© 2010 – Routledge
Bringing together a wide variety of material in many different languages that exists from the substantial body of work left by this large empire, The Persian Empire presents annotated translations, together with introductions to the problems of using it in order to gain an understanding of the history and working os this remarkable political entity.
The Achaemenid empire developed in the region of modern Fars (Islam) and expanded to unite territories stretching from the Segean and Egypt in the west to Central Asia and north-west India, which it ruled for over 200 years until its conquest by Alexander of Macedon.
Although all these regions had long since been in contact with each other, they had never been linked under a single regime. The Persian empire represents an important phase of transformation for its subjects, such as the Jews, as well as those living on its edges, such as the European Greeks.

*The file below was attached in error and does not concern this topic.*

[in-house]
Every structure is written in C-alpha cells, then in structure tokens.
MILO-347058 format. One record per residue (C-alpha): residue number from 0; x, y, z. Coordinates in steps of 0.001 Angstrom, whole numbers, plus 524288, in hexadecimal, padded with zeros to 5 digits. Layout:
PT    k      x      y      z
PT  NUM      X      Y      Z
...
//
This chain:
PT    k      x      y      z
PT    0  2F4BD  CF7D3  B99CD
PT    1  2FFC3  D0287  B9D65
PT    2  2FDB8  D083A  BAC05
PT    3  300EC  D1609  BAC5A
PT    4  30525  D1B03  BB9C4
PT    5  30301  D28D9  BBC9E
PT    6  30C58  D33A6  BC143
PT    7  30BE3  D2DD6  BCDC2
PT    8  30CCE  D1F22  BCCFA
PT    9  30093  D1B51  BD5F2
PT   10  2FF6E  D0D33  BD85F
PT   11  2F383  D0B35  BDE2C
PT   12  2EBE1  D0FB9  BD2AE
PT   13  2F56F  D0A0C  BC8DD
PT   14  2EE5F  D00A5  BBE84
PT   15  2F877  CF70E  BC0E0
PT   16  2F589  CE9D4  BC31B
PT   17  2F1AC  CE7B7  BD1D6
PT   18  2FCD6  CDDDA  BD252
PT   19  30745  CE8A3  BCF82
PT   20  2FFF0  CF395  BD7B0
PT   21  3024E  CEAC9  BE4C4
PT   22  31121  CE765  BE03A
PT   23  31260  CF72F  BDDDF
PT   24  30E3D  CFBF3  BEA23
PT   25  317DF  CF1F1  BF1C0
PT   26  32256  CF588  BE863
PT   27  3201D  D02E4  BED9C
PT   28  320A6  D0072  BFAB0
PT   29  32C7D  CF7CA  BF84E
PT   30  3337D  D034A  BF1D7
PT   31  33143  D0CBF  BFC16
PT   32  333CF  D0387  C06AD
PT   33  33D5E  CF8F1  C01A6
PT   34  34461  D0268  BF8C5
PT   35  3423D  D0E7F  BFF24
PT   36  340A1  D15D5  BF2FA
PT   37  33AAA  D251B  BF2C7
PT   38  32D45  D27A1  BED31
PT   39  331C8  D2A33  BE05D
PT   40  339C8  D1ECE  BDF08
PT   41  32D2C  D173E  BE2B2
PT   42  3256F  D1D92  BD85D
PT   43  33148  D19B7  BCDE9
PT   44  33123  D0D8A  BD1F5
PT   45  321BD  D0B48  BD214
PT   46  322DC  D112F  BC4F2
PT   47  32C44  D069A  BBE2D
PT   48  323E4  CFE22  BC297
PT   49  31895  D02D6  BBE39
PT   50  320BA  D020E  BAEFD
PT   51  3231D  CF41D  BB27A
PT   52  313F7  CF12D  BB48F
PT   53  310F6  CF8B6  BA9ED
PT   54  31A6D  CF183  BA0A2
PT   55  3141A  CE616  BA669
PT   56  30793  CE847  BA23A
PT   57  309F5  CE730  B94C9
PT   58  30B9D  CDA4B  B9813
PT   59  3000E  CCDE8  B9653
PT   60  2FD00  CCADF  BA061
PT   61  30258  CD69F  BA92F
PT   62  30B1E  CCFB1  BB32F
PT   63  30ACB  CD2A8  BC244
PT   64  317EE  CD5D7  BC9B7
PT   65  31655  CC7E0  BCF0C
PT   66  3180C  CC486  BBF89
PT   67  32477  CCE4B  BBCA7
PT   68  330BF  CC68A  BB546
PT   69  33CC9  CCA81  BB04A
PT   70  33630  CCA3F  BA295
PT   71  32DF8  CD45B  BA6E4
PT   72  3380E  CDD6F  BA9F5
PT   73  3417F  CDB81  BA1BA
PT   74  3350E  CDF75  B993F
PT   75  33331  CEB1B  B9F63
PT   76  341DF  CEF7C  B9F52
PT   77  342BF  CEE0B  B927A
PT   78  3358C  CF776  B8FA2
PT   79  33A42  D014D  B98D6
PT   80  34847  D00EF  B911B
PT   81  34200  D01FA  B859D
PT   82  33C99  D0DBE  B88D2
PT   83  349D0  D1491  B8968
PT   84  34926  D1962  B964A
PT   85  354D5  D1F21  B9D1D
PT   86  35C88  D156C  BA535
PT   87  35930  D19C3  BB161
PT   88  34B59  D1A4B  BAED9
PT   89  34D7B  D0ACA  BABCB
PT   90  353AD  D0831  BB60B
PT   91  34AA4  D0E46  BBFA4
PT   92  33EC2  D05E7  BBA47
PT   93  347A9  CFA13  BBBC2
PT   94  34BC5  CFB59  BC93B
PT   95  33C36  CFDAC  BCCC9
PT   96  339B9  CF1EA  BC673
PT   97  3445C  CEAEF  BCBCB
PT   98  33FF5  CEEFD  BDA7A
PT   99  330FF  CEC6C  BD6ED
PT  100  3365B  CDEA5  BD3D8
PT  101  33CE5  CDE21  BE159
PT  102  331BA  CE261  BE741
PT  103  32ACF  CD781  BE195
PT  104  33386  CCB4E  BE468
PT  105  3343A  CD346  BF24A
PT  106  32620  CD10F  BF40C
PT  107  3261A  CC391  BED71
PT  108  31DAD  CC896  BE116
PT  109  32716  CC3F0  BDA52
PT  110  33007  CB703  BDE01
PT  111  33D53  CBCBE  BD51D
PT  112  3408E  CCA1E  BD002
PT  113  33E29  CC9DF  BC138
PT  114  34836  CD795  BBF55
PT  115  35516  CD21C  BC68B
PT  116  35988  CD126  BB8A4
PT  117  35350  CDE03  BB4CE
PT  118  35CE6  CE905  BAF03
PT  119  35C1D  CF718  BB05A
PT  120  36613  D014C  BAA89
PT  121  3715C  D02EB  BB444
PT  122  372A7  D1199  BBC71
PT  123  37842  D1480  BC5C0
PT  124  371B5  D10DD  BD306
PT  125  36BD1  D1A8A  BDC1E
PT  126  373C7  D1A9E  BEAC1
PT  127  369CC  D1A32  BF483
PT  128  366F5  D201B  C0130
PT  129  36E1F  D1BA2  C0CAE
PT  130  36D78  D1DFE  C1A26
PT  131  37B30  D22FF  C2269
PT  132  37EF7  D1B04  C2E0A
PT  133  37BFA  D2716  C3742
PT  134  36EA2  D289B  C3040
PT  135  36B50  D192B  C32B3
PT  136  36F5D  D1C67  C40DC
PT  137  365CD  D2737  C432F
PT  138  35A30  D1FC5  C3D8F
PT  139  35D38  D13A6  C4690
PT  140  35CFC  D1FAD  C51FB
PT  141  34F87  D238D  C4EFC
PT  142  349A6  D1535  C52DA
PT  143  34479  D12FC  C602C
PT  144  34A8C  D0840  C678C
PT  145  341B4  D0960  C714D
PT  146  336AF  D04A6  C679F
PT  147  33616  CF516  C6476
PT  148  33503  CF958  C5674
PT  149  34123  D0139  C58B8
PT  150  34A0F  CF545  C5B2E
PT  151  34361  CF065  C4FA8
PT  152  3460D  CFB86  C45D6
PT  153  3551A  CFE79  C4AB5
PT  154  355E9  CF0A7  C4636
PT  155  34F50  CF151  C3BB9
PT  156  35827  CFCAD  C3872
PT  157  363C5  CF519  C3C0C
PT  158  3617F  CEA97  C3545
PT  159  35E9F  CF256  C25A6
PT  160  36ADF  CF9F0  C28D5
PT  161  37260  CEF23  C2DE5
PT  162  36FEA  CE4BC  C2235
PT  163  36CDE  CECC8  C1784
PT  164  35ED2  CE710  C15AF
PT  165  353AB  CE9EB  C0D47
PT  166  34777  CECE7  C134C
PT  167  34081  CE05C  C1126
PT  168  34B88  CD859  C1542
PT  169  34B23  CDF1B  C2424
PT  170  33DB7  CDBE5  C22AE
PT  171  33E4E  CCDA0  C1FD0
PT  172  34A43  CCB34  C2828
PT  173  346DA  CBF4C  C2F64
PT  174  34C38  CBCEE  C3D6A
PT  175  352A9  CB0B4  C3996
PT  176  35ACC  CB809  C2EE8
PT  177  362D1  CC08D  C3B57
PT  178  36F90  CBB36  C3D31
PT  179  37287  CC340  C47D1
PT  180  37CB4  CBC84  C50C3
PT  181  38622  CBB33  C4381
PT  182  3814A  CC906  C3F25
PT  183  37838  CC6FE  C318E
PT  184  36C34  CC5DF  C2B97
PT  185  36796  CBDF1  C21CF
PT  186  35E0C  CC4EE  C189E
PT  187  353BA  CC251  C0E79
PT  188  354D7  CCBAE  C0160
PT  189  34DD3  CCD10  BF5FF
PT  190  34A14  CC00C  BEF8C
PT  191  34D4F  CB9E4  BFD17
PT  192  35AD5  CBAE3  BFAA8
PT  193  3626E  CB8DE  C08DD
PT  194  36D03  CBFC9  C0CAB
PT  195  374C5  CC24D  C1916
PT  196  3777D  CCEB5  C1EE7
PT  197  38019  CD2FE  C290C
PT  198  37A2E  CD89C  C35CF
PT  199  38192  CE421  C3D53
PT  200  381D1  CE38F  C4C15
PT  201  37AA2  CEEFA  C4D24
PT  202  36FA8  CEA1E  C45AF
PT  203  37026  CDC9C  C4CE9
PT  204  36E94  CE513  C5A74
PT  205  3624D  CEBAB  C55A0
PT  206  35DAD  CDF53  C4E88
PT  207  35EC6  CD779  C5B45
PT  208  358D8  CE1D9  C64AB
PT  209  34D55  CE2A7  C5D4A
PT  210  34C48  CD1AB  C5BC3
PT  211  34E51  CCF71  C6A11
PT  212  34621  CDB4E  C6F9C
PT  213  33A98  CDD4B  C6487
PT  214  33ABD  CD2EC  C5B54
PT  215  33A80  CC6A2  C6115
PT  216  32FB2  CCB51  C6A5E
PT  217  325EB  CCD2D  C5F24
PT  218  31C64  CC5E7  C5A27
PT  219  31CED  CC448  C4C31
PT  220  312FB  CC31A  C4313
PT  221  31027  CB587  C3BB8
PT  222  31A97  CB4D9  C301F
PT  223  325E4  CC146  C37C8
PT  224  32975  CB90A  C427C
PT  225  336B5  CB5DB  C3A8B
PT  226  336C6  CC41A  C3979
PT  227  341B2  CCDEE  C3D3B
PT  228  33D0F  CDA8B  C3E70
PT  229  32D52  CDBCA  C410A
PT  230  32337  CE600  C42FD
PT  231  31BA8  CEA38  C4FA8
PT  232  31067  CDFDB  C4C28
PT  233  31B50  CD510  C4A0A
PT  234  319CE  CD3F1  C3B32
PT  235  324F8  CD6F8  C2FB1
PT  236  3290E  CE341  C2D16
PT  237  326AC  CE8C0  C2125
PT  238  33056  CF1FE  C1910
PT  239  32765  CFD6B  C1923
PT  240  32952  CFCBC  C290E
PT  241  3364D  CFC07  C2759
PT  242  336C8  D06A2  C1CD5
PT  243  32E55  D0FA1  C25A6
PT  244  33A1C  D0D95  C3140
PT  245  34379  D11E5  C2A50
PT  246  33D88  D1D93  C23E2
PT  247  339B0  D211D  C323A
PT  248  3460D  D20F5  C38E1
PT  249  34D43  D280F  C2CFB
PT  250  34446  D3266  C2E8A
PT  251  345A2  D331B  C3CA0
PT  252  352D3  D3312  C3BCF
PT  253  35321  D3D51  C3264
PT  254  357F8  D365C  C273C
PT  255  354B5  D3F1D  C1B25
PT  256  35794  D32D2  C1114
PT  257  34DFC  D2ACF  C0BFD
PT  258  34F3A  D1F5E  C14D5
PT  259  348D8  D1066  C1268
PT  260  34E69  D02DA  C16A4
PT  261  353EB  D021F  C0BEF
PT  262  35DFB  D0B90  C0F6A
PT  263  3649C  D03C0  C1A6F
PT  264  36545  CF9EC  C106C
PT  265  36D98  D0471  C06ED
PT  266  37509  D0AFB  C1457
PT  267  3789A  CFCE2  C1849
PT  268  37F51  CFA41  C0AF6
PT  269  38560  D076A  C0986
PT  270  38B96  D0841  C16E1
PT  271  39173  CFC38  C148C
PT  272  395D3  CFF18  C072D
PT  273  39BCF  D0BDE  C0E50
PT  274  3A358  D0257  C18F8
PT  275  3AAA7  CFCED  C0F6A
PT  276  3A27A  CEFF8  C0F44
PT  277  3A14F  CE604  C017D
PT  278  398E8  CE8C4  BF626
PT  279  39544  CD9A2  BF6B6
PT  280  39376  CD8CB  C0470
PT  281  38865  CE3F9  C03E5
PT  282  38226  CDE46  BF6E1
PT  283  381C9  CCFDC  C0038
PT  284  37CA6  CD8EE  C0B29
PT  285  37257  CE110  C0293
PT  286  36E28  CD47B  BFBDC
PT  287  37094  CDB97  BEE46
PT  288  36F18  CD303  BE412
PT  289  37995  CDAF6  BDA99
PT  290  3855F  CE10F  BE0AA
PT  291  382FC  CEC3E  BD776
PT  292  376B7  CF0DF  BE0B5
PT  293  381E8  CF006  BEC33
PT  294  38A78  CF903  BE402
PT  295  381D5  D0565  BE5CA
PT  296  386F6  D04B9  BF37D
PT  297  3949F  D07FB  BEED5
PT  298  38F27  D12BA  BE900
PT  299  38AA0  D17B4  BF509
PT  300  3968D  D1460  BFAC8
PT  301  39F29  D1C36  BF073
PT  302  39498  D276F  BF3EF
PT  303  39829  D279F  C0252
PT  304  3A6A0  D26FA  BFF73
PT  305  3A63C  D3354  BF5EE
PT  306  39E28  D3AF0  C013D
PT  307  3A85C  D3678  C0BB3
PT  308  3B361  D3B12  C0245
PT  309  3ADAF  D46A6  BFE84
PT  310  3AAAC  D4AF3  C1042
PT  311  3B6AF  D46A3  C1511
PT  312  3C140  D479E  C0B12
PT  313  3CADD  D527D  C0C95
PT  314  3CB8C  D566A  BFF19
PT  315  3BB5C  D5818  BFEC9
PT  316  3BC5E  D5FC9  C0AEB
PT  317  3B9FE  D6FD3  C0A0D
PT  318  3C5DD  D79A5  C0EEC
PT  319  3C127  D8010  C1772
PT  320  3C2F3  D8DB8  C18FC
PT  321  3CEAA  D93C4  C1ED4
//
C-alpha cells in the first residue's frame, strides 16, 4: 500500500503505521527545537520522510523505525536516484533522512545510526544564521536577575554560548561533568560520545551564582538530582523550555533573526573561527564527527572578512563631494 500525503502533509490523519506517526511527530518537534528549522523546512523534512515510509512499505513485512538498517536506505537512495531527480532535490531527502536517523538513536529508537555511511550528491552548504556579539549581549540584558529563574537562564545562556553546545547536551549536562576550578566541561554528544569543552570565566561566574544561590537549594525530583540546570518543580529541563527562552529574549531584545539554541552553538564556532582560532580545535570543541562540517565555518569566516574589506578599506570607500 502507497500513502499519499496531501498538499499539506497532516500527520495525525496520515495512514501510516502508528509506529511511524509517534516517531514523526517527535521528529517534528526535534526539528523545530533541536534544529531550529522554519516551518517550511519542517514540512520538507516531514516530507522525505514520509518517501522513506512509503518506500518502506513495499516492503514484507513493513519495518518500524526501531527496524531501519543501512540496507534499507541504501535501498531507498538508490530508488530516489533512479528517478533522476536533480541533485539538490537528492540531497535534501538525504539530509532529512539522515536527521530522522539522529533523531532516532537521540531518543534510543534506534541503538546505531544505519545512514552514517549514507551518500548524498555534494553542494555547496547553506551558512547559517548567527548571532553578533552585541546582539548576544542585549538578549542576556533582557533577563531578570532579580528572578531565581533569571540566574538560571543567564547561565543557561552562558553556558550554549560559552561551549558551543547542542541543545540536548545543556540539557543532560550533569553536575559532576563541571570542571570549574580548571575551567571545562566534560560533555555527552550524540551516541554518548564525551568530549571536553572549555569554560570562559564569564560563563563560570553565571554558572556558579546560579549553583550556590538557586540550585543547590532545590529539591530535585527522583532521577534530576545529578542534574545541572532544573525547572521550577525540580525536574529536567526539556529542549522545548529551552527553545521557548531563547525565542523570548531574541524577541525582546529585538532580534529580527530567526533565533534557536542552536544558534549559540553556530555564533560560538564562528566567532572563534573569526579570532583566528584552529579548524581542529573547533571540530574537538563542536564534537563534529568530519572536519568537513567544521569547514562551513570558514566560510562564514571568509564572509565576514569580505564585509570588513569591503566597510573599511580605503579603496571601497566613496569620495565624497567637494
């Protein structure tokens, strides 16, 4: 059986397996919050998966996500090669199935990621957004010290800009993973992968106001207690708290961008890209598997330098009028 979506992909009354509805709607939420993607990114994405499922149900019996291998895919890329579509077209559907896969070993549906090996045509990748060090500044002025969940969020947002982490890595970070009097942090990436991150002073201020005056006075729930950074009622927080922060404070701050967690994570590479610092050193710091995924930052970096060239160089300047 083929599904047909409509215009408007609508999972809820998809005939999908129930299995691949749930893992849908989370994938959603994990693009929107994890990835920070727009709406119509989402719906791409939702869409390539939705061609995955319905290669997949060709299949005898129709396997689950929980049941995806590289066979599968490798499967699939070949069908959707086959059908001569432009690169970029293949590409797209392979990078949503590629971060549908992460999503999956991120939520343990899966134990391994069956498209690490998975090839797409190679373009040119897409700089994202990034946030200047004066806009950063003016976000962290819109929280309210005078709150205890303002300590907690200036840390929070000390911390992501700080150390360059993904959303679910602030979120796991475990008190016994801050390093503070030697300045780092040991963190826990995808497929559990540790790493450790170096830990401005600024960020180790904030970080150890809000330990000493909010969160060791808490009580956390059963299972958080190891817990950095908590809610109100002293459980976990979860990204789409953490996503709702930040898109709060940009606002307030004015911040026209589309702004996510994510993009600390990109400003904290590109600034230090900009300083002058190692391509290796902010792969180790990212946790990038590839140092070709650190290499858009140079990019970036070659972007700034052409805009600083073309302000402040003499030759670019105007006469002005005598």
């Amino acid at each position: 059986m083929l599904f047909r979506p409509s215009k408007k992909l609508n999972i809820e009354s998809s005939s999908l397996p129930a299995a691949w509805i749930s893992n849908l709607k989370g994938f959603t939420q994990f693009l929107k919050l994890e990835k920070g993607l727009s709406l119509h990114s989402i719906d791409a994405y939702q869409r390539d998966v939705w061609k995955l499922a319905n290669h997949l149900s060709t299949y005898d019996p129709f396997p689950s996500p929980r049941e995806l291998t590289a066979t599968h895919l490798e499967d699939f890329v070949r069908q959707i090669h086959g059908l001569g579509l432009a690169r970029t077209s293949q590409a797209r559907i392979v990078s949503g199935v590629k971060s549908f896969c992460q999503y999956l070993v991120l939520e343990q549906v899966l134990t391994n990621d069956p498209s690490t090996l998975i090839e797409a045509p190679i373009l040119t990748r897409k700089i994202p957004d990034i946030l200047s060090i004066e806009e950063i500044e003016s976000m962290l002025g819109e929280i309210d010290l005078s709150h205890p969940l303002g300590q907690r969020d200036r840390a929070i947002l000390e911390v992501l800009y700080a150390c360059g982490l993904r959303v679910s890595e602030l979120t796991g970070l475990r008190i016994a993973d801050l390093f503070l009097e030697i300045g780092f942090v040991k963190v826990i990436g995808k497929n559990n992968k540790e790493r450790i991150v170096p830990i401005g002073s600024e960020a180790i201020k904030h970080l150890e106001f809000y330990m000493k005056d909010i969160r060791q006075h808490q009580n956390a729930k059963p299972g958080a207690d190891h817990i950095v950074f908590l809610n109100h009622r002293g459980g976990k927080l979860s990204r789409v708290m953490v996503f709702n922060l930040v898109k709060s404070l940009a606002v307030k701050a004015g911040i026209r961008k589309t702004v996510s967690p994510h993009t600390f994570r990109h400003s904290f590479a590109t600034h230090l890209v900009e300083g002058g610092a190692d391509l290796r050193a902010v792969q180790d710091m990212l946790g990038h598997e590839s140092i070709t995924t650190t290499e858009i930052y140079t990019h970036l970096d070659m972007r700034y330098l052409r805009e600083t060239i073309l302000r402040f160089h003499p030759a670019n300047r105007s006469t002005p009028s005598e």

1. The Sources Part I. Prehistory and Formation of the Empire (c.750-520) 2. The Medes 3. Cyrus the Great 4. The Reign of Cambyses 5. From Cambyses to Darius I Part II. Achaemenid History and its Problems 6. The Empire under Darius I: Expansion, Revolt, Consolidation 7. The Reign of Xerxes 8. From Artaxerxes I to Darius II's Last Years 9. Artaxerxes II and Artaxerxes III 10. The Fall of the Achaemenid Empire Part III. Kings and Kingship 11. Images of Empire, Royal Ideology and the Cultic Framework 12. The Organisation of the Court 13. Mechanisms of Power Part IV. Achaemenid Imperial Organisation 14. Tribute, Tax, Imposts 15. Routes and Communication Networks 16. Bureaucracy, Production, Settlement 17. Unity and Diversity